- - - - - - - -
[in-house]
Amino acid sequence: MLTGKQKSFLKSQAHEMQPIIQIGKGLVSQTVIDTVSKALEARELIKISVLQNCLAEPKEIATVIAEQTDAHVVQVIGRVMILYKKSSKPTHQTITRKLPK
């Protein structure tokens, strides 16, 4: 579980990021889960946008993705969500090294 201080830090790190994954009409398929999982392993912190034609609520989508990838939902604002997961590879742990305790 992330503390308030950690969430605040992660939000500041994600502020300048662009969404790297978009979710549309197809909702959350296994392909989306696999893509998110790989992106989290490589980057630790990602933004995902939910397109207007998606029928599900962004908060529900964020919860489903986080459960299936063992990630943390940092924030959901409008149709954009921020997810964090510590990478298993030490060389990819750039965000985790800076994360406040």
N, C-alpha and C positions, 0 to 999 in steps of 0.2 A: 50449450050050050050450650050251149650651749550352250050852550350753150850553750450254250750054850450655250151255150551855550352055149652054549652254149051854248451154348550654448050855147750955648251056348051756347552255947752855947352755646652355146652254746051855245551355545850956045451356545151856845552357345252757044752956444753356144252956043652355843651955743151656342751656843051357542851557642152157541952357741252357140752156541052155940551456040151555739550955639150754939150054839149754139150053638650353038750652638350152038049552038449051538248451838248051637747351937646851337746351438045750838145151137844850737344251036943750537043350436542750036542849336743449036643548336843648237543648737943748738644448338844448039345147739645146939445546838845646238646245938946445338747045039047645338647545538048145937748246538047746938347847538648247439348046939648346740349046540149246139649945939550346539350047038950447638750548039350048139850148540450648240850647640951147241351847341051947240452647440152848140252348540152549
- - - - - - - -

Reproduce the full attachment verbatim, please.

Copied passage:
[in-house]
Amino acid sequence: MLTGKQKSFLKSQAHEMQPIIQIGKGLVSQTVIDTVSKALEARELIKISVLQNCLAEPKEIATVIAEQTDAHVVQVIGRVMILYKKSSKPTHQTITRKLPK
């Protein structure tokens, strides 16, 4: 579980990021889960946008993705969500090294 201080830090790190994954009409398929999982392993912190034609609520989508990838939902604002997961590879742990305790 992330503390308030950690969430605040992660939000500041994600502020300048662009969404790297978009979710549309197809909702959350296994392909989306696999893509998110790989992106989290490589980057630790990602933004995902939910397109207007998606029928599900962004908060529900964020919860489903986080459960299936063992990630943390940092924030959901409008149709954009921020997810964090510590990478298993030490060389990819750039965000985790800076994360406040």
N, C-alpha and C positions, 0 to 999 in steps of 0.2 A: 50449450050050050050450650050251149650651749550352250050852550350753150850553750450254250750054850450655250151255150551855550352055149652054549652254149051854248451154348550654448050855147750955648251056348051756347552255947752855947352755646652355146652254746051855245551355545850956045451356545151856845552357345252757044752956444753356144252956043652355843651955743151656342751656843051357542851557642152157541952357741252357140752156541052155940551456040151555739550955639150754939150054839149754139150053638650353038750652638350152038049552038449051538248451838248051637747351937646851337746351438045750838145151137844850737344251036943750537043350436542750036542849336743449036643548336843648237543648737943748738644448338844448039345147739645146939445546838845646238646245938946445338747045039047645338647545538048145937748246538047746938347847538648247439348046939648346740349046540149246139649945939550346539350047038950447638750548039350048139850148540450648240850647640951147241351847341051947240452647440152848140252348540152549